M07.00005: Imaging from quantum noise without a camera Savannah Cuozzo, Charris Gabaldon, Ziqi Niu, Pratik Barge, Hwang Lee, Lior Cohen, Irina B Novikova, Eugeniy Mikhailov In lowlight imaging, the accuracy of detection is often limited by the dark noise of a camera. Quadraturenoise shadow imaging (QSI) can allow this issue to be partially circumvented by analyzing the quantum noise of the illuminating probe beam with nonclassical noise statistics (e.g., quadrature squeezed vacuum). Direct implementation of QSI puts stringent requirements on the camera used, making it more expensive and more restrictive (e.g., with a single noise quadrature detected at a time). On the other hand, classical singlepixel imaging methods have been developed to reconstruct the object shape without a camera by exposing it to different spatial patterns. Here we present a method combining the analysis of quantum noise modes and singlepixel imaging techniques to reconstruct an image in the low light regime without relying on a camera. This method also allows us to track the phase changes with each mode, providing more complete spatial information about the object of interest. 
Wednesday, June 1, 2022 3:00PM  3:12PM 
M07.00006: Stimulated Raman Scattering in KXe Kavita Desai, Andrey Mironov, J. Gary Eden Stimulated Raman scattering has been observed in the transient molecule KXe through the optical excitation of ground state KXe pairs. In the wavelength range of 769.6770.6 nm, stimulated emission with a linewidth of 2 cm^{1} on the B^{2}Σ^{+}_{1/2}→X^{2}Σ^{+}_{1/2} transition of the molecule has also been observed despite the dissociative nature of the B^{2}Σ^{+}_{1/2 }state . Additional wavelengths can also be generated through stimulated emission by detuning the pump wavelength as much as 25 cm^{1} from the resonance line, a phenomenom not observed previously in other alkali rare gas systems. 
Wednesday, June 1, 2022 3:12PM  3:24PM 
M07.00007: The Quantum Enhanced Tracker for Charged Particles Nicolas C DeStefano, Saeed Pegahan, Irina B Novikova, Eugeniy E Mikhailov, Seth Aubin, Todd D Averett, Jiahui Li, Shukui Zhang, Alexandre Camsonne, Gunn Park The optical quantum enhanced tracker is a tabletop prototype detector of charged particles with high resolution in three dimensions. The electrons, passing through a volume filled with rubidium atoms, modify atomic quantum states and cause local changes in atoms' optical properties. We can identify the magnetic signature of passing electrons by means of nonlinear magnetooptical polarization rotation near the rubidium D_{2} optical transition. By illuminating the interaction volume from two sides, we show preliminary detection of lowenergy electrons in two dimensions, revealing electron beam characteristics such as beam diameter and position. The fullscale version of the current apparatus may be implemented in the future at Jefferson National Laboratory for detecting tracks of relativistic charged particles. 
Wednesday, June 1, 2022 3:24PM  3:36PM 
M07.00008: Adding Doublons to a Photonic FloquetTopological Insulator Helena Drueeke, Dieter Bauer Topological photonics with laserinscribed waveguides in glass is a way to implement a large class of timedependent hopping Hamiltonians and to solve the corresponding timedependent Schrödinger equation [1]. We characterize a Floquettopological insulator on a finite square lattice [2] with an additional onsite potential along the diagonal. In addition to the usual bulk and edge states, this system also exhibits doublon states along the diagonal. The doublons' energies increase with the diagonal potential, which leads to crossings and avoided crossings with other states.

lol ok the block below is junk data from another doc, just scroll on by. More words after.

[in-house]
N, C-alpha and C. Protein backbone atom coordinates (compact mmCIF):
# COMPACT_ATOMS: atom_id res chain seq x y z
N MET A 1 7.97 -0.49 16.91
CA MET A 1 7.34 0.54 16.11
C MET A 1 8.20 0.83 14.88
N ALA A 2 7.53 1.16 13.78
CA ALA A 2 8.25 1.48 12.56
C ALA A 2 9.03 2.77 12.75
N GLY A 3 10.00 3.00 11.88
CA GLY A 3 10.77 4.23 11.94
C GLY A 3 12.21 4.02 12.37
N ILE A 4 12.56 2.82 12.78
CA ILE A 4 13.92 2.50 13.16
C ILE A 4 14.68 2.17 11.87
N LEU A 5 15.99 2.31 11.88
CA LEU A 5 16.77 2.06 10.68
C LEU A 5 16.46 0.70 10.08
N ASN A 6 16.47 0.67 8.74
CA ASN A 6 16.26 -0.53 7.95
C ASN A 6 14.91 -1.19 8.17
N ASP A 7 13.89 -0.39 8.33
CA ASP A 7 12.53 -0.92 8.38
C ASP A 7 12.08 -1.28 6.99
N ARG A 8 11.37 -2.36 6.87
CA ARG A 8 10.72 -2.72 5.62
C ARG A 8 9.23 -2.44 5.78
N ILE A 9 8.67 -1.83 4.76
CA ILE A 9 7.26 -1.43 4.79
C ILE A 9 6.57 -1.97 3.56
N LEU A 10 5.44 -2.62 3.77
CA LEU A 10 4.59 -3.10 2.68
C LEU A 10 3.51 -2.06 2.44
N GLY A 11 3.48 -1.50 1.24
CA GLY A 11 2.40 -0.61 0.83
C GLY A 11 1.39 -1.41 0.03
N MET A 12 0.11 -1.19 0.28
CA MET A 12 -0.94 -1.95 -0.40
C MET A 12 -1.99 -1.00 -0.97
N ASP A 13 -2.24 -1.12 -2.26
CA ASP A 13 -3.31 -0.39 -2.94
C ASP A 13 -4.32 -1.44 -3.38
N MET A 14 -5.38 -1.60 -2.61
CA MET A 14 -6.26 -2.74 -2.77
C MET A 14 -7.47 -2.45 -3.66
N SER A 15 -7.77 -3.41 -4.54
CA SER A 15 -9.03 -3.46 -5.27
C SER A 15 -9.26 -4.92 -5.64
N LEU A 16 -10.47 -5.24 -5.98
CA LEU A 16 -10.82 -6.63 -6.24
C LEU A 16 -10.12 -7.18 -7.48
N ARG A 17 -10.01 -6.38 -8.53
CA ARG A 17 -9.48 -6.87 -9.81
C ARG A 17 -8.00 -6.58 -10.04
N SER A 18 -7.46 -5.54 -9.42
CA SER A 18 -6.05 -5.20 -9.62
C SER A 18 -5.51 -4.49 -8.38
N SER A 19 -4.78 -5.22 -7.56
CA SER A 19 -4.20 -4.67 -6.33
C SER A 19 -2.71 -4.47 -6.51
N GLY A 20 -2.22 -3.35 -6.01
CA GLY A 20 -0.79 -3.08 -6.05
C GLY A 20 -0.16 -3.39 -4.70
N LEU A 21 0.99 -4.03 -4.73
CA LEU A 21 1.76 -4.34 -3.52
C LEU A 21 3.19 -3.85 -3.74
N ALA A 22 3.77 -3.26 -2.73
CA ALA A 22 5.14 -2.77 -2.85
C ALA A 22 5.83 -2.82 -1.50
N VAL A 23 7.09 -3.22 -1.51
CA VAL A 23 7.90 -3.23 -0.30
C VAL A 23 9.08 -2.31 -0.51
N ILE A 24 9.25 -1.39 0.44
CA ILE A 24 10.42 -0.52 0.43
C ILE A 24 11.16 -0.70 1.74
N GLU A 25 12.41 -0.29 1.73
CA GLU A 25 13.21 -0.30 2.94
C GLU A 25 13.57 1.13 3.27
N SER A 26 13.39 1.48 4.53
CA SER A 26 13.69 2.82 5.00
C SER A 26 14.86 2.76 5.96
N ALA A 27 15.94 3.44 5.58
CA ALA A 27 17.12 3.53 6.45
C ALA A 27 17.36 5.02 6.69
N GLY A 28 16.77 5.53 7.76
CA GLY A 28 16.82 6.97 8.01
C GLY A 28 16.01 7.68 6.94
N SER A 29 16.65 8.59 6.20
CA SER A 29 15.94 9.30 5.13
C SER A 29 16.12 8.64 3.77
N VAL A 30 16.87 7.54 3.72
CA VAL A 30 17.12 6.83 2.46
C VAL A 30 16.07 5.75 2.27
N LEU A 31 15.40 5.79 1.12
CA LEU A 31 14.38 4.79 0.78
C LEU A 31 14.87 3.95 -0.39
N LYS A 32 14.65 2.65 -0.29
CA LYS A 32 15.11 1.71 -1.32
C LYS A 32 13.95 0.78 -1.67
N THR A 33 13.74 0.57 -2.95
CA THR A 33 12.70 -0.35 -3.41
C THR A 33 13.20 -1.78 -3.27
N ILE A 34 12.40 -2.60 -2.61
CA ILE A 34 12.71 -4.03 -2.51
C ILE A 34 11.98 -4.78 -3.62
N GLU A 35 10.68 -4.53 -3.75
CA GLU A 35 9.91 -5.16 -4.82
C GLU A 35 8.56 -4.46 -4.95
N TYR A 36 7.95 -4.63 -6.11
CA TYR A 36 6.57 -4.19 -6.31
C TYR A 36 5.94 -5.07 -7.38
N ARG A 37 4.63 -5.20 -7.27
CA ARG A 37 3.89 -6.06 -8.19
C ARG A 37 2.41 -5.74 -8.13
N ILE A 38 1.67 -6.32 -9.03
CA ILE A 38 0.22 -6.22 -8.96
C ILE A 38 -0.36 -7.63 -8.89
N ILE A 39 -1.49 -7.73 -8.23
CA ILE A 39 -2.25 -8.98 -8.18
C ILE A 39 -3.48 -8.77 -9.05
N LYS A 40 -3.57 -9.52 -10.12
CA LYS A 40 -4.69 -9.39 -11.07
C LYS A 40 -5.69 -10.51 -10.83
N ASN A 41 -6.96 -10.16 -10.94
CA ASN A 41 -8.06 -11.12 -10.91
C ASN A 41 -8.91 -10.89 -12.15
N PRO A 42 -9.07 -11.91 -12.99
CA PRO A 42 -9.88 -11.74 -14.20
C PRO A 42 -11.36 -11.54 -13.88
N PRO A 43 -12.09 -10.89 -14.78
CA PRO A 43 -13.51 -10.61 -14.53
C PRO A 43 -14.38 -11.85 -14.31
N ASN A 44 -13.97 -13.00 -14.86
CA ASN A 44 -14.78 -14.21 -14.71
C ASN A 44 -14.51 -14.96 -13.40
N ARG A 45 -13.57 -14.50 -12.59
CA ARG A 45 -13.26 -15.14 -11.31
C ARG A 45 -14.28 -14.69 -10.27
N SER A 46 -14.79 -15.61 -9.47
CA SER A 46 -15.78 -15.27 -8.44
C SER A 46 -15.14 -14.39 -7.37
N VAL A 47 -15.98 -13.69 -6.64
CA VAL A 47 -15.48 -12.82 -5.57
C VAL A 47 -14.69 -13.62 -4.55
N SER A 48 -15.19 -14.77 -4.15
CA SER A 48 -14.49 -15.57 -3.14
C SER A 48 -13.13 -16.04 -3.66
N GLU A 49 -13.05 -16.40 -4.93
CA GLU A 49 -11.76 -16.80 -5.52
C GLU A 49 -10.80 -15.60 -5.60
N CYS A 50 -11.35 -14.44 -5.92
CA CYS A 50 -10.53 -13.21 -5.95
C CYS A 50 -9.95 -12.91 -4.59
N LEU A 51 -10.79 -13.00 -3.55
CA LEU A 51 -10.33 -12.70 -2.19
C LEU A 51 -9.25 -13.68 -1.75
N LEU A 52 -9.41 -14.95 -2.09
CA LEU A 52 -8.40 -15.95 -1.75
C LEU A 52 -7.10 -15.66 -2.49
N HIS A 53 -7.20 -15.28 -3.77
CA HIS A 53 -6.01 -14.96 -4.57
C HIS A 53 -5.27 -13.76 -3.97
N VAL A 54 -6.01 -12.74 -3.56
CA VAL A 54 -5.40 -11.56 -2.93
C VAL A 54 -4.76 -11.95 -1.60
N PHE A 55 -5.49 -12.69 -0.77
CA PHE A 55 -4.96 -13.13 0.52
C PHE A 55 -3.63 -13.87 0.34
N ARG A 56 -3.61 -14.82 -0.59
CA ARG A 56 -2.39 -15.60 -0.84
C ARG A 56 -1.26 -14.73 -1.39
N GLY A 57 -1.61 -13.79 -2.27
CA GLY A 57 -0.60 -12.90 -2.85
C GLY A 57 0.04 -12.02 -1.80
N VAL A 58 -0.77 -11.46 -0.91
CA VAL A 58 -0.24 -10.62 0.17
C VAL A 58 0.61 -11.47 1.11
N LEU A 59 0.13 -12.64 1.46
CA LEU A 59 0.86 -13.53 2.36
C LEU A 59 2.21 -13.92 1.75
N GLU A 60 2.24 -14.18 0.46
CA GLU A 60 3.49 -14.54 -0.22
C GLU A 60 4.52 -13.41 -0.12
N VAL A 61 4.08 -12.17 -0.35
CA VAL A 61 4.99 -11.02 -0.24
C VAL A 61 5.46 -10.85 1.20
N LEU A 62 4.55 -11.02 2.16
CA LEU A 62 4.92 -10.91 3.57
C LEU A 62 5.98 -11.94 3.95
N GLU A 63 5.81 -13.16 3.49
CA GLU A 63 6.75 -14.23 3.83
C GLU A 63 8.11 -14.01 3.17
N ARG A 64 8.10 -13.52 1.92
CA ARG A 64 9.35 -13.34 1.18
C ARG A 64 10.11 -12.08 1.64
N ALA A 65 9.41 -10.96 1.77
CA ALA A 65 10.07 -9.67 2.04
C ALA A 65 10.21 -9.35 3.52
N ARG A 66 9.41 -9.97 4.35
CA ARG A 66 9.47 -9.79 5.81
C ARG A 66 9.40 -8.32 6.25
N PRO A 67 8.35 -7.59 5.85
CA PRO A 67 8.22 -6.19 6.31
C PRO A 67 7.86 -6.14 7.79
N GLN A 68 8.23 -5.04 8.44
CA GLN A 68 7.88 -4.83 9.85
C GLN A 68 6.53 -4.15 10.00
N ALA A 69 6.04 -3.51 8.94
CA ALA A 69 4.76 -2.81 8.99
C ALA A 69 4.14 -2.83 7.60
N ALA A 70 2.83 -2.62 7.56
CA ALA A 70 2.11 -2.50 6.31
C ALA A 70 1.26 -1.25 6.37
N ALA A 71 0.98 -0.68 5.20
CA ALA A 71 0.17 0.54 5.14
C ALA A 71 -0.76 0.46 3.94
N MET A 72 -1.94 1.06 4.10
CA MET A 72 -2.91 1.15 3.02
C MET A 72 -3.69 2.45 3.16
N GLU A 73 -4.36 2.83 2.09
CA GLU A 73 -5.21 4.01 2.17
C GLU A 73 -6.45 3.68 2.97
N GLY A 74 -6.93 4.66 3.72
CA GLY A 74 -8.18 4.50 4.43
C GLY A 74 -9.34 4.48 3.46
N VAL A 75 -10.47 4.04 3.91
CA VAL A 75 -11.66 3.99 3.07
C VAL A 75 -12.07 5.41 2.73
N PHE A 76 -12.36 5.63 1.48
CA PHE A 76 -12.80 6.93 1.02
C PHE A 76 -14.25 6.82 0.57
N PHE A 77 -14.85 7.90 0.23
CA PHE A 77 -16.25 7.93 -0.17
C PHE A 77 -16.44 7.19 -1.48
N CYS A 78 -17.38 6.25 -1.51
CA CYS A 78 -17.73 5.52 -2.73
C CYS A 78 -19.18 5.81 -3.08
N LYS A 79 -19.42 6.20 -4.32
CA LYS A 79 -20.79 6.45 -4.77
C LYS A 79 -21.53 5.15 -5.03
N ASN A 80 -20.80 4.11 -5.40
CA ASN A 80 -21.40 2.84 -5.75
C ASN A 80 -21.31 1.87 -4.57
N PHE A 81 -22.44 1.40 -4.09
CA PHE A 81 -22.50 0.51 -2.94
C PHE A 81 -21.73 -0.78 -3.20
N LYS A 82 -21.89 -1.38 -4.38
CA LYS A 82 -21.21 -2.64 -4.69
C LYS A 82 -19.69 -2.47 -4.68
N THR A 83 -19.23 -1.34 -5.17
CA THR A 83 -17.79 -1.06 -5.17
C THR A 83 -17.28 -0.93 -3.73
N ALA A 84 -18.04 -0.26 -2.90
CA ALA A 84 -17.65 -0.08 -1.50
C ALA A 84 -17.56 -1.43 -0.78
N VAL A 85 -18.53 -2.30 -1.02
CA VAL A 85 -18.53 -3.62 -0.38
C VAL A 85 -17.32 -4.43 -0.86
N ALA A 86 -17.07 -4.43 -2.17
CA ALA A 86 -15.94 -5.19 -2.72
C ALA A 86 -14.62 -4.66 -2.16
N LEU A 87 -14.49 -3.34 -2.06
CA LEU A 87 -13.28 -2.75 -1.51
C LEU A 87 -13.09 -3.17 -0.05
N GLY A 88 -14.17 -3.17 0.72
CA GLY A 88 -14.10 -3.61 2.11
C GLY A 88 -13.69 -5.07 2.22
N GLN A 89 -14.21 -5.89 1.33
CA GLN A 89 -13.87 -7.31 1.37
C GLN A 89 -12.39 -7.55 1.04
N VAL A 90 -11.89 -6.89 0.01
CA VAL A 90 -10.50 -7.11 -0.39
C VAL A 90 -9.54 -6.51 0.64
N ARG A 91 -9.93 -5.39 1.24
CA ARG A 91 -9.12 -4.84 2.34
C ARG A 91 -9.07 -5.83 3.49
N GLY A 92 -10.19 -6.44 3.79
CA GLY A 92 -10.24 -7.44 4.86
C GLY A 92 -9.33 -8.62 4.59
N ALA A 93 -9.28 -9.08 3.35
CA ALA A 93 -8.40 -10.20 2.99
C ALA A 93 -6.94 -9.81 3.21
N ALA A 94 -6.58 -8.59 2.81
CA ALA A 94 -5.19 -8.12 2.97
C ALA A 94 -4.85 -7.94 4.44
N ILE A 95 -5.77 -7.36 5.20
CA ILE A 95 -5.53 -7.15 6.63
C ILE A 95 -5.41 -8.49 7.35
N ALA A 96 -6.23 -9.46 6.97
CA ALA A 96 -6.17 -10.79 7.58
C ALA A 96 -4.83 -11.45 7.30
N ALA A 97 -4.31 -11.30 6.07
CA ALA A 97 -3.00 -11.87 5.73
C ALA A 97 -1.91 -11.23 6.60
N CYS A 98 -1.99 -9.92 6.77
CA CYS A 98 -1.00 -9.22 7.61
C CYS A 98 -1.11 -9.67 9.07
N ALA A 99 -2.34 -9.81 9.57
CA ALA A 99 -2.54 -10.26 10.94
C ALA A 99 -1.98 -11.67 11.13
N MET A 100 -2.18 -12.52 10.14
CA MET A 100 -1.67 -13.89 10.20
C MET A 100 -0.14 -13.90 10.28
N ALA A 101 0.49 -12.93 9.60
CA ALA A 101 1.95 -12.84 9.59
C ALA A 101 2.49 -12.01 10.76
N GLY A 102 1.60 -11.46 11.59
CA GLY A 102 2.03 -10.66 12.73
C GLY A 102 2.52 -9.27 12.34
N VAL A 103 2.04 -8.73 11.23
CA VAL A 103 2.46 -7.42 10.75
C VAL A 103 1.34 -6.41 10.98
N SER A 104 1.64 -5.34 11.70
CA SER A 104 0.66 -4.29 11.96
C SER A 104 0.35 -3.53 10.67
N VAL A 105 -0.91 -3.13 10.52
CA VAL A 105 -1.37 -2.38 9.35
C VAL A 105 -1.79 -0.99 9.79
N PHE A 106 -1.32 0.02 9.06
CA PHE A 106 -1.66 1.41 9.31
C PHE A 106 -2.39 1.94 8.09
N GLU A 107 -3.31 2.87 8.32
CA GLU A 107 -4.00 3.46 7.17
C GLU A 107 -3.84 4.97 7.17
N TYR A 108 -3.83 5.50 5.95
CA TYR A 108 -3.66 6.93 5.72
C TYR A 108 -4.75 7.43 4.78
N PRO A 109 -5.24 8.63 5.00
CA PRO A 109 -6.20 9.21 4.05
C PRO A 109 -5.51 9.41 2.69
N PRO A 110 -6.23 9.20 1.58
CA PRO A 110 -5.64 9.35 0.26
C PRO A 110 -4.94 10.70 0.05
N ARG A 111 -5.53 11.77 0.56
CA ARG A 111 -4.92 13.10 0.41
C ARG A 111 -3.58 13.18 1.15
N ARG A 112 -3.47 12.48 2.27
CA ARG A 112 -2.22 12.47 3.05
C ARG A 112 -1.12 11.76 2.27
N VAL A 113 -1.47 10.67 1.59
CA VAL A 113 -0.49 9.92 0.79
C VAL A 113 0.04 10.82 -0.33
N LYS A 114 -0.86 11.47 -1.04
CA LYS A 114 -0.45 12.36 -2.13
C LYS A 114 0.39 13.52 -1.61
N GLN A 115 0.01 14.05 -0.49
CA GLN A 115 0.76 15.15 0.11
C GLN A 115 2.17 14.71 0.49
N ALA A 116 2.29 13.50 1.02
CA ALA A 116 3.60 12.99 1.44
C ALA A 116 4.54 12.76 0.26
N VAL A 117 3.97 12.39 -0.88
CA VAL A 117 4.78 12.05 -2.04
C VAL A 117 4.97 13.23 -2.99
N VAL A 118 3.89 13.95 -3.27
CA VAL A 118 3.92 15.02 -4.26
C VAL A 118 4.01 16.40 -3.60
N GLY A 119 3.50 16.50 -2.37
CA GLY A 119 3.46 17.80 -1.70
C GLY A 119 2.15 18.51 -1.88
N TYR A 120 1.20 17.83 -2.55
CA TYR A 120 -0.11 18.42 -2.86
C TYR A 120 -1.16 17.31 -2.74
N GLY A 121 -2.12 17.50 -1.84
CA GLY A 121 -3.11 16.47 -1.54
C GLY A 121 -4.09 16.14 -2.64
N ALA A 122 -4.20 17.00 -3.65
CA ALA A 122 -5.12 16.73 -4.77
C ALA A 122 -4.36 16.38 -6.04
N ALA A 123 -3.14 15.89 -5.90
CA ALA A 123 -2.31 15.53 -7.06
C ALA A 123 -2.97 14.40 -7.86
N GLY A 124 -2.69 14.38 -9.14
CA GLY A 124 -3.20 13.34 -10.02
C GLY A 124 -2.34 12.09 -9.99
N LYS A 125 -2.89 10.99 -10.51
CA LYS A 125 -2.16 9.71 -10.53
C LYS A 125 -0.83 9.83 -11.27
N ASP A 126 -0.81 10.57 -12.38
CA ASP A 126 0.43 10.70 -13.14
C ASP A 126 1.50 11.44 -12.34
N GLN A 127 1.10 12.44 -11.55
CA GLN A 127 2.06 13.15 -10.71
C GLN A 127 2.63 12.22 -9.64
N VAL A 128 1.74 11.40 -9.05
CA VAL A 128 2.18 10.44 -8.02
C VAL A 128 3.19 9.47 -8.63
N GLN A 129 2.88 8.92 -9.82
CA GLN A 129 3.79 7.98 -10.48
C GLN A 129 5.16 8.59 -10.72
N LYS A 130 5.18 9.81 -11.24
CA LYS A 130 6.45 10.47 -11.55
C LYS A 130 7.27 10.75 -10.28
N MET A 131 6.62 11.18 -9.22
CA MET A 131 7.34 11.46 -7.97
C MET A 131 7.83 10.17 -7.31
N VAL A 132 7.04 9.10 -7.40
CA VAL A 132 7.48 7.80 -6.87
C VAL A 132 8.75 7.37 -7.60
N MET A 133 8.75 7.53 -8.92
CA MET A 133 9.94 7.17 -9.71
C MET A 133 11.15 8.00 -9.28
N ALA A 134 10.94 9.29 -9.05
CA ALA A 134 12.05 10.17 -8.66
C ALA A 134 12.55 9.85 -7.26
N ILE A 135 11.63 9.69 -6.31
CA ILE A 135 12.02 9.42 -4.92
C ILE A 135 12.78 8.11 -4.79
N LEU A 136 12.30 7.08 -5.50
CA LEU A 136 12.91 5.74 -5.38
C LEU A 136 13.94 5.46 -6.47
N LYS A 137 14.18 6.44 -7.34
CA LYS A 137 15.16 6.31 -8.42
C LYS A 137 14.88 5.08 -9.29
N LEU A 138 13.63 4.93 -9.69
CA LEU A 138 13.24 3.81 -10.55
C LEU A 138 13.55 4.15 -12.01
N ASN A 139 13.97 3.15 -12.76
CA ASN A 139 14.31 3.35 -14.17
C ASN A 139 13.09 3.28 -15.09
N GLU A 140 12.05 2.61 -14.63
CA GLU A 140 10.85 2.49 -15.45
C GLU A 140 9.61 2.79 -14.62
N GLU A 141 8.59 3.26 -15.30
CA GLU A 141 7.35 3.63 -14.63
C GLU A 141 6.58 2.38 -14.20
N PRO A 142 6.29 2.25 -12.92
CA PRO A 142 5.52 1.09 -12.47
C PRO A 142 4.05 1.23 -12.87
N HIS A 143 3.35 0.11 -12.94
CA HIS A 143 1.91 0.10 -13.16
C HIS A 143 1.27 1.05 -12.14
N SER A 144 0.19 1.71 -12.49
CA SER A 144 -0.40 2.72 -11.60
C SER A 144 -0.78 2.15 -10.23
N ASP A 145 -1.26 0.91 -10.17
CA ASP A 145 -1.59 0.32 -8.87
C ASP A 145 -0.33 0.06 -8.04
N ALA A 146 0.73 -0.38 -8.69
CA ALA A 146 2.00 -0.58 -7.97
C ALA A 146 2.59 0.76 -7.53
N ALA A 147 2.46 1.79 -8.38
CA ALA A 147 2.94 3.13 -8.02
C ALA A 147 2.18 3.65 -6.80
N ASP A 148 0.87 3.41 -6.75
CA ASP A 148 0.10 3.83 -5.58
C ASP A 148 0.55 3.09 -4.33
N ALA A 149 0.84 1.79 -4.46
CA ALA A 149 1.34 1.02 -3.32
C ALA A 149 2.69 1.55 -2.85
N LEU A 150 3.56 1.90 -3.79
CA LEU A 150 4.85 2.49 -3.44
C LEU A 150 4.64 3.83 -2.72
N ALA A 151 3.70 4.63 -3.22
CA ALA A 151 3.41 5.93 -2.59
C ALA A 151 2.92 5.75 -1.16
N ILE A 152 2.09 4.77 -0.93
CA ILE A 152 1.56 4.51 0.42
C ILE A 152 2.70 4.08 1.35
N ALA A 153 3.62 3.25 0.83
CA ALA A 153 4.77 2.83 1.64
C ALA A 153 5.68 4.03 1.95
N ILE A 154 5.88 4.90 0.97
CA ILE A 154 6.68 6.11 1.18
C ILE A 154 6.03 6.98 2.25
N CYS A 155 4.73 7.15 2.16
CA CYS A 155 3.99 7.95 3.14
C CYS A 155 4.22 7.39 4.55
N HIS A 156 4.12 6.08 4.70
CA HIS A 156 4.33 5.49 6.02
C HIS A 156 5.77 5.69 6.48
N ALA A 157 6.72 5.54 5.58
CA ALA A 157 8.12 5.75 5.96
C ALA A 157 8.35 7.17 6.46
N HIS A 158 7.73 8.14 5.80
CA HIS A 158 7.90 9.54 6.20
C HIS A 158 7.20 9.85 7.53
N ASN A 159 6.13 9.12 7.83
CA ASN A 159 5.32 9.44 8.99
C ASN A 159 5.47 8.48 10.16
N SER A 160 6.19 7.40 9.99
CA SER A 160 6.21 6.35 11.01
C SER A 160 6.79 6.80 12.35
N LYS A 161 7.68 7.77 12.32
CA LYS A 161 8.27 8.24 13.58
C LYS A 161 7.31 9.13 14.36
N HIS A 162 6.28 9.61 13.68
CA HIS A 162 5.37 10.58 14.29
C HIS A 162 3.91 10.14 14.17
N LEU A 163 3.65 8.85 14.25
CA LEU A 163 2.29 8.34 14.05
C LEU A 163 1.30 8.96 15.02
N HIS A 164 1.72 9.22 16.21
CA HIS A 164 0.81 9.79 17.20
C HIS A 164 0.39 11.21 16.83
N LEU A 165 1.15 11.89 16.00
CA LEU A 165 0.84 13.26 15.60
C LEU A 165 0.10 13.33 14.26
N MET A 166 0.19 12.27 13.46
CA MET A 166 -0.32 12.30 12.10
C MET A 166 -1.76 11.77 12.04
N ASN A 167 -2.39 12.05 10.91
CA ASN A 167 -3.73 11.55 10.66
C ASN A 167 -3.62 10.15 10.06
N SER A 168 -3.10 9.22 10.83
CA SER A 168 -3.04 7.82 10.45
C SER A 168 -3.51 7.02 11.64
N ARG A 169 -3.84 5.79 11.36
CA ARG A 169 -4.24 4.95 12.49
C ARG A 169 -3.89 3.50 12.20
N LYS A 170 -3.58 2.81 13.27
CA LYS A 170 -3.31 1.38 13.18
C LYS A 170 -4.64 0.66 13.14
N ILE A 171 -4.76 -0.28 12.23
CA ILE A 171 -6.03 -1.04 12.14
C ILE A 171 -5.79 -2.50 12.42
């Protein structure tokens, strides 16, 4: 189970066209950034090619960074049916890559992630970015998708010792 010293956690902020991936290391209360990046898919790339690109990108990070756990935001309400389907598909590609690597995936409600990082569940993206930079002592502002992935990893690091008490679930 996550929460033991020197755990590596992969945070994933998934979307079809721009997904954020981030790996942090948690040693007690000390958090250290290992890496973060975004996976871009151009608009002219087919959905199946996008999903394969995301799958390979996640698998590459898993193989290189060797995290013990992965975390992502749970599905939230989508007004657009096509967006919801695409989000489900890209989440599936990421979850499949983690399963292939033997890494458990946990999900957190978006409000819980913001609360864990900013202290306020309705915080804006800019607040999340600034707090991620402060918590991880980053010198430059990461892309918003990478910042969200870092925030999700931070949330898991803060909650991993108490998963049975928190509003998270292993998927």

Wednesday, June 1, 2022 3:36PM  3:48PM 
M07.00009: Selfsustained harmonic oscillators in the quantum regime A. J Sudler, J. Talukdar, Doerte Blume Selfsustained harmonic oscillators play an important role in the selforganization of dynamical classical systems. Recent work [1] clarified the classicaltoquantum correspondence for three different types of oscillators, namely the Raleigh oscillator, the van der Pol oscillator, and the Raleighvan der Pol oscillator. In the classical regime, these oscillators are characterized by nonlinearities that are proportional to the square of the velocity, proportional to the square of the position, and proportional to the kinetic energy, respectively. Using a master equationbased formulation, this contribution will present results for the quantum dynamics of selfsustained oscillators. Comparisons with classical trajectory calculations will also be presented. [1] L.B. Arosh, M.C. Cross, and R. Lifshitz, Physical Review Research 3, 013130 (2021). 
Wednesday, June 1, 2022 3:48PM  4:00PM 
M07.00010: Nested spheres description of the Chern number and multilevel state tomography Nur Unal, Cameron Kemp, Nigel R Cooper The geometric interpretation of spin 1/2 systems on the Bloch sphere has been widely appreciated in physics research. While similar notions for larger Hilbert spaces exist in mathematics, they have been less explored for practical usage in condensed matter settings. We here characterize a general Nlevel system by its coherence vector on the higher dimensional generalized Bloch (hyper)sphere, where topological properties take simple forms set by the SU(N) algebra. We present a geometric interpretation for the Nlevel Chern number in terms of a nested structure comprising N1 twospheres. We prove the existance of an exterior twosphere that provides a useful characterization by playing a primary role in determining the Chern number, which demonstrates an effective twolevel description and can be directly measured in ultracold atoms via band mapping techniques. By investigating the time evolution directly on the Bloch hypersphere, we develop a tomography scheme involving quenches to extract the full state vector of threelevel systems in experiments. Our geometric description opens up a new avenue for the interpretation of the topological classification and the dynamical illustration of multilevel systems, which in turn helps in the design of new experimental probes.